Powers v. Commissioner of Social Security
ORDER granting 28 the amended petition and authorizing Harrington to charge Powers $29,130.50 from past-due benefits for her successful representation of him, with the Commissioner paying Harrington the net amount of $24,105.95 to account for the $5024.55 in EAJA fees that must be refunded; and directing the clerk to enter judgment accordingly and close the file. Signed by Magistrate Judge Patricia D. Barksdale on 11/20/2020. (BLW)
Case 3:19-cv-00586-PDB Document 29 Filed 11/20/20 Page 1 of 5 PageID 2326
United States District Court
Middle District of Florida
MICHAEL EDWARD POWERS,
COMMISSIONER OF SOCIAL SECURITY,
Michael Powers’s lawyer, Chantal Harrington, petitions under 42 U.S.C.
§ 406(b) for $29,130.50 from past-due benefits. Doc. 28. The Commissioner of Social
Security has no opposition. Doc. 28 at 3.
Powers applied for disability-insurance benefits. Tr. 113. An Administrative
Law Judge found him not disabled, Tr. 22, and the Appeals Council denied his request
for review, Tr. 1.
Powers brought this action to challenge the agency decision. Doc. 1. He and
Harrington entered into a contingent-fee agreement under which Harrington agreed
to represent him, and Powers agreed to pay Harrington 25 percent of any past-due
benefits to him and to any beneficiaries, minus any attorney’s fees paid under the
Equal Access to Justice Act (“EAJA”), 28 U.S.C. § 2412(d). Doc. 28-1.
Harrington filed a complaint, Doc. 1, and a 25-page brief arguing why the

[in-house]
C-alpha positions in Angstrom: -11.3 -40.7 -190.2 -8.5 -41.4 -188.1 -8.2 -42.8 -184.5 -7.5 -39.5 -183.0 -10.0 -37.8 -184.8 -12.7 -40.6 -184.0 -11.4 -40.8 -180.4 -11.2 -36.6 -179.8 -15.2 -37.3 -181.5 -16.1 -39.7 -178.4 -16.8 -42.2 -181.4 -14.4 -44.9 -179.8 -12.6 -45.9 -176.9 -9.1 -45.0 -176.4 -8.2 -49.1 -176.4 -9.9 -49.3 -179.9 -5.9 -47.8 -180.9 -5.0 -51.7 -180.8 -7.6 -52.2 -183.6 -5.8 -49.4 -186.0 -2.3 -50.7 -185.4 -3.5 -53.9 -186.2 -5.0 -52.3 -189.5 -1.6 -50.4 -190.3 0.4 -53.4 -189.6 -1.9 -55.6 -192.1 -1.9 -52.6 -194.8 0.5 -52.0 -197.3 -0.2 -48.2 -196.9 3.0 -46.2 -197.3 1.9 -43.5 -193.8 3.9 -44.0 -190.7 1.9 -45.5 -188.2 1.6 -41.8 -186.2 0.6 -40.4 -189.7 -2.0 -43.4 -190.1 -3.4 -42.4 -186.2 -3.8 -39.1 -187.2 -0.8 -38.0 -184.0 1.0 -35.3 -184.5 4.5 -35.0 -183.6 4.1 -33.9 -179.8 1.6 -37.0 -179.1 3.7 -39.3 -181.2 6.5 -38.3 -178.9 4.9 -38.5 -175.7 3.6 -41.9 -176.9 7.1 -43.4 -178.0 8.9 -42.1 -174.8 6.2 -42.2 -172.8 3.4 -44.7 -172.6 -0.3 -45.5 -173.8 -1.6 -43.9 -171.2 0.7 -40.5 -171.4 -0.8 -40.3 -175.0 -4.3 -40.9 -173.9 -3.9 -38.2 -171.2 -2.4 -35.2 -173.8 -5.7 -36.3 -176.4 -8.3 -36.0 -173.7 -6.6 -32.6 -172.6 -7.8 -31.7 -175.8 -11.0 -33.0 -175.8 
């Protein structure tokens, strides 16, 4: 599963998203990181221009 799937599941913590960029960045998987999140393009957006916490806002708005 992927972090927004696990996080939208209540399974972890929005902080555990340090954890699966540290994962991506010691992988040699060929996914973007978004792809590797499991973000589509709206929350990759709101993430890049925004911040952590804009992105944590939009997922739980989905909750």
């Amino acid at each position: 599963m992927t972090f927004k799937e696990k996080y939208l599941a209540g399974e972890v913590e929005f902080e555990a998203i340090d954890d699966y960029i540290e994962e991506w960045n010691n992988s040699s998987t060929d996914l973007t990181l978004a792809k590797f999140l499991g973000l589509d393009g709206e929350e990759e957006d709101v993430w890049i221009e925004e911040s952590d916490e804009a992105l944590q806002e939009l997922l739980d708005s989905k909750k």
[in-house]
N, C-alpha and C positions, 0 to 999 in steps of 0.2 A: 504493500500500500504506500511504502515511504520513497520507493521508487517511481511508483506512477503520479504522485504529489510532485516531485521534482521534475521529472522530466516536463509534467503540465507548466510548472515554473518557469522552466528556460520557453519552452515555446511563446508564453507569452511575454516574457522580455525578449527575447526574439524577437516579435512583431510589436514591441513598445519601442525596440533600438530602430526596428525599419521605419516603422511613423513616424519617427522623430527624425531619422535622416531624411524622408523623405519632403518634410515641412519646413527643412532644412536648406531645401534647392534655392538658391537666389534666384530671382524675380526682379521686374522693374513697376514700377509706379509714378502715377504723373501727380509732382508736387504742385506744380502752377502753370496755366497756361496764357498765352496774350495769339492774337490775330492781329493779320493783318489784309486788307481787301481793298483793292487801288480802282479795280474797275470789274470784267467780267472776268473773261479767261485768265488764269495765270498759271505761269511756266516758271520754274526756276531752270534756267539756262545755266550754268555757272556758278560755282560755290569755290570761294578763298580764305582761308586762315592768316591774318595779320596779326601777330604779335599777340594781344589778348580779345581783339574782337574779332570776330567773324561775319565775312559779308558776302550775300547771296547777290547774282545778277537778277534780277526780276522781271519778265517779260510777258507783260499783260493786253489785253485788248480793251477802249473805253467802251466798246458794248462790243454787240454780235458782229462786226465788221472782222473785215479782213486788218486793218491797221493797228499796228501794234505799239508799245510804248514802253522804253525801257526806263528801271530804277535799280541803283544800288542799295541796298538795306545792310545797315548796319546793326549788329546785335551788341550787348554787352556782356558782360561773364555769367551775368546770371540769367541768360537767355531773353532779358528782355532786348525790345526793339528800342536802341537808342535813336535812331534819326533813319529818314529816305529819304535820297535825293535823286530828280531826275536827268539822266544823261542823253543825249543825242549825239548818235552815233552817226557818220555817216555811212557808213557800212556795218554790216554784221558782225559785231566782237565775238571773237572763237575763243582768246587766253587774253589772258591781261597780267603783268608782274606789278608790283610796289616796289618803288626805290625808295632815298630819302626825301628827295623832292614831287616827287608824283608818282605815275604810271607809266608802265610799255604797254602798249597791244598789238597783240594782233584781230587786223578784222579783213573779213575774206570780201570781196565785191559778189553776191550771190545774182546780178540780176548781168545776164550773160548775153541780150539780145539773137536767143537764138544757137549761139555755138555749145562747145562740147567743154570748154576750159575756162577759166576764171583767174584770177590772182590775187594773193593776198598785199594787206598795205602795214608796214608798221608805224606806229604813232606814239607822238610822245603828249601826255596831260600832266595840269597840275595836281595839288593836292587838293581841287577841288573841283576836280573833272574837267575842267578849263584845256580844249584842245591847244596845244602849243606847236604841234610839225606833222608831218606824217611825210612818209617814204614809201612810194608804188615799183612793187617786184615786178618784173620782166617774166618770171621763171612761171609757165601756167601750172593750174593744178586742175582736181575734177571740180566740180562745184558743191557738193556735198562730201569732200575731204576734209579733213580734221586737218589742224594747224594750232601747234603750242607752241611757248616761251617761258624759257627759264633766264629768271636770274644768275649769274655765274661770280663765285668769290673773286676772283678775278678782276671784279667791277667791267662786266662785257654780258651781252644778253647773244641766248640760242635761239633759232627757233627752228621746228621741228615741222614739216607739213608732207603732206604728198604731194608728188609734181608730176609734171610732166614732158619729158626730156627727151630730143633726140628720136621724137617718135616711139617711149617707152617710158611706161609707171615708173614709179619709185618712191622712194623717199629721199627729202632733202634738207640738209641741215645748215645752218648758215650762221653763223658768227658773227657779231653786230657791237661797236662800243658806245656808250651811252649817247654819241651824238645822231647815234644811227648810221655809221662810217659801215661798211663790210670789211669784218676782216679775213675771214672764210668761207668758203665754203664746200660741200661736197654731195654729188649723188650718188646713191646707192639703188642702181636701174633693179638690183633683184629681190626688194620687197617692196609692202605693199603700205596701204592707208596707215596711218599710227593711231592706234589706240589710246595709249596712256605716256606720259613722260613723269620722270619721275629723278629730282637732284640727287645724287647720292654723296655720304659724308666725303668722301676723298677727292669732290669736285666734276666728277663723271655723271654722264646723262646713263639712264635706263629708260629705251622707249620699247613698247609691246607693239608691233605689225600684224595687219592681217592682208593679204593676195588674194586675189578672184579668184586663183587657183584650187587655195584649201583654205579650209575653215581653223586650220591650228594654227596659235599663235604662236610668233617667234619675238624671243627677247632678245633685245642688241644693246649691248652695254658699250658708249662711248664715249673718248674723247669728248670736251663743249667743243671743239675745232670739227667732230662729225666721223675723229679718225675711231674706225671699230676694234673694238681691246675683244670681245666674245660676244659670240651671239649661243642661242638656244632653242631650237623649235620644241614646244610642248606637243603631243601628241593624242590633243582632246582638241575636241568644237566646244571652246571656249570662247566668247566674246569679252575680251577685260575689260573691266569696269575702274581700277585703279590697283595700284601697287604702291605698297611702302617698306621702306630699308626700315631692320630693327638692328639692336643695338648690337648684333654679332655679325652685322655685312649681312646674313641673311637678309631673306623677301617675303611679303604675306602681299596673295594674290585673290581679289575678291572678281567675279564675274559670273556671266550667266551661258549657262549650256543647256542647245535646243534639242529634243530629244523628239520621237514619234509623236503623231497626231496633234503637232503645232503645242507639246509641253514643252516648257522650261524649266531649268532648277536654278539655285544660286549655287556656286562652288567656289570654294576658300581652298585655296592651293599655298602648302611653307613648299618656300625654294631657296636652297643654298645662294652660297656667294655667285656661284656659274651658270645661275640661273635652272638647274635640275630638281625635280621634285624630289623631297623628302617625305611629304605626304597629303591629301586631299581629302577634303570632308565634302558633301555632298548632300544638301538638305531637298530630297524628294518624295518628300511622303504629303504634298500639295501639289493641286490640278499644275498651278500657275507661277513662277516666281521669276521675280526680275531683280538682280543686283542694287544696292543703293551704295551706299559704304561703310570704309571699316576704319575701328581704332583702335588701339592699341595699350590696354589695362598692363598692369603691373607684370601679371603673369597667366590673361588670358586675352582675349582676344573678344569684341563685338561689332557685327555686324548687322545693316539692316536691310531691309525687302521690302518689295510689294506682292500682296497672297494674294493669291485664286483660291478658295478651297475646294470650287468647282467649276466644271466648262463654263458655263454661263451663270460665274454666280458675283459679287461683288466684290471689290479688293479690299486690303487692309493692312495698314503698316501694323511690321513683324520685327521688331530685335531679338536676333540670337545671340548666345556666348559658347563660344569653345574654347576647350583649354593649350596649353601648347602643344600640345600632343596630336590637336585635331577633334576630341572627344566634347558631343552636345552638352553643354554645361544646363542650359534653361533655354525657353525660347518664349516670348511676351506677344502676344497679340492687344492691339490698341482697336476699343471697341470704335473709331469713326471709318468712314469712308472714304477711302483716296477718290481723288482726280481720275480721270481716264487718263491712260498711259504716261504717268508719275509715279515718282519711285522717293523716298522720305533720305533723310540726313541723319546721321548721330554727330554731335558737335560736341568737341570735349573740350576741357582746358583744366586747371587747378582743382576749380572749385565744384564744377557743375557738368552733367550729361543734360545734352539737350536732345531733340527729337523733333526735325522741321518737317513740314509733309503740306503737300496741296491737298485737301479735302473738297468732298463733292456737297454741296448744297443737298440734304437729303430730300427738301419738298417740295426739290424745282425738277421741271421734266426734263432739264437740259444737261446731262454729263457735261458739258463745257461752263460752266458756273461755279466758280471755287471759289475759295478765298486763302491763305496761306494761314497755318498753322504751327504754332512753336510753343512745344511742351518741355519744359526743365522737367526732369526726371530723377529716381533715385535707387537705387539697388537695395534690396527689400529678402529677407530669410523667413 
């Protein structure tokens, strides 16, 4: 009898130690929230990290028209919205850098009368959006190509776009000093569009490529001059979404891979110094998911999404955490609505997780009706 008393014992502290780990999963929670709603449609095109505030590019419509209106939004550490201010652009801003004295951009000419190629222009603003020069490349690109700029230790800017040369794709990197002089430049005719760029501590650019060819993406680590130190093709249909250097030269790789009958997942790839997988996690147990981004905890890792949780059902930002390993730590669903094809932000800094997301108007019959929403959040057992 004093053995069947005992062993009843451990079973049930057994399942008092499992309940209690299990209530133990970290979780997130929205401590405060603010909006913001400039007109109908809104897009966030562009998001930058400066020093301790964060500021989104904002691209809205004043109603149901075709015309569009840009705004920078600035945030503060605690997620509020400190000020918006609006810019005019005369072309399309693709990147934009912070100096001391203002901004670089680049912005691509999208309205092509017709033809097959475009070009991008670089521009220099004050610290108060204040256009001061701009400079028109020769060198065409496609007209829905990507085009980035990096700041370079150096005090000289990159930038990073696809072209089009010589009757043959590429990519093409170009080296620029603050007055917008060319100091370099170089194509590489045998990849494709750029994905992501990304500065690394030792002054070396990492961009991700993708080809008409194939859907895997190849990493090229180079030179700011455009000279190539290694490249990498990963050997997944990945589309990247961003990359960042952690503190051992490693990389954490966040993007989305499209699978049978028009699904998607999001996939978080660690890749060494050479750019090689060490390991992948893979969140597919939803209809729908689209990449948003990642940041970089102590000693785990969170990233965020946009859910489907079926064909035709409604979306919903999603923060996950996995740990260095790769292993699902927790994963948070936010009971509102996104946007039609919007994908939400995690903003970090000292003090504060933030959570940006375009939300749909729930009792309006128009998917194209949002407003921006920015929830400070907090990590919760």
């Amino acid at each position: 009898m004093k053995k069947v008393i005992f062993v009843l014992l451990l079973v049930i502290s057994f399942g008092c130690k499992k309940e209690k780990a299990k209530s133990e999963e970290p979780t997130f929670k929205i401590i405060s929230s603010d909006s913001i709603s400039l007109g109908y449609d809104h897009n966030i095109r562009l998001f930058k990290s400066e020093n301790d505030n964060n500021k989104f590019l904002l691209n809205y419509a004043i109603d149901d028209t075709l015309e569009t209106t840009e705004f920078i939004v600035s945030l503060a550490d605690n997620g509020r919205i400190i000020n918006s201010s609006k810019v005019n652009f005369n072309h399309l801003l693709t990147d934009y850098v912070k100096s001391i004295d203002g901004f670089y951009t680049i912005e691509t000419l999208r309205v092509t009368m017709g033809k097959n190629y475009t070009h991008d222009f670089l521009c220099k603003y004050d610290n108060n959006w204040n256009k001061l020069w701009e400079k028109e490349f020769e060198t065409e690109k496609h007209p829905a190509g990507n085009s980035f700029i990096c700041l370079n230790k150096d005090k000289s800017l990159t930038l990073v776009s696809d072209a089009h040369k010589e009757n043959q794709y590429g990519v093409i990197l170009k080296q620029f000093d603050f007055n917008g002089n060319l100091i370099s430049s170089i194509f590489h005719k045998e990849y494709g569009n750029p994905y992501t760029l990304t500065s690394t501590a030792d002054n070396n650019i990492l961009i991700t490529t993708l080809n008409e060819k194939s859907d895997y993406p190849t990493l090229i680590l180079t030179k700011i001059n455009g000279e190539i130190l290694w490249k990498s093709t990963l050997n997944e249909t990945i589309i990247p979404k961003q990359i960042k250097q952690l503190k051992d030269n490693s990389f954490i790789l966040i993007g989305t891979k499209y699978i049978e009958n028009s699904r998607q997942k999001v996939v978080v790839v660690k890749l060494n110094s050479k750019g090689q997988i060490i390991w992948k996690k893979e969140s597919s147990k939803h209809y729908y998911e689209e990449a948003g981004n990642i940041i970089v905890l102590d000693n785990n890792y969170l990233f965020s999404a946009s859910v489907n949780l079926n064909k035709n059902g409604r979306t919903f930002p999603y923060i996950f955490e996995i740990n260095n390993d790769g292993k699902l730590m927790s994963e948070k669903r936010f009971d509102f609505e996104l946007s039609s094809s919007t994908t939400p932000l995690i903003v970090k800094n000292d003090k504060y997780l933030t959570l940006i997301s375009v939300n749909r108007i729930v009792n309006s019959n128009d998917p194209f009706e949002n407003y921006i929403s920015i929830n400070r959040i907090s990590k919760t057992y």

Commissioner was wrong, Doc. 20. The Commissioner moved to reverse and remand
the action, Doc. 21, and the Court reversed and remanded for further agency
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proceedings, Docs. 22, 23. The Court later granted Powers’s EAJA request for
$5024.55 in attorney’s fees based on 24.6 hours of work. Docs. 25, 26.
On remand, the agency awarded Powers and his minor children $116,522 in
past-due benefits and withheld twenty-five percent of the amount for attorney’s fees.
Doc. 28 at 2; Doc. 28-3. The agency issued notices of the awards on September 29,
2020. 1 Doc. 28-3. A petition, Doc. 27, and an amended petition, Doc. 28, followed.
Law & Analysis
For representation during court proceedings, 42 U.S.C. § 406(b) provides that
an attorney who obtains remand may petition for fees, and the court, as part of its
judgment, may allow reasonable fees that do not exceed 25 percent of past-due
benefits. Bergen v. Comm’r of Soc. Sec., 454 F.3d 1273, 1275–77 (11th Cir. 2006). The
fees are from the past-due benefits. 42 U.S.C. § 406(b)(1)(A). “[T]he 25% cap applies
only to fees for representation before the court, not the agency.” Culbertson v.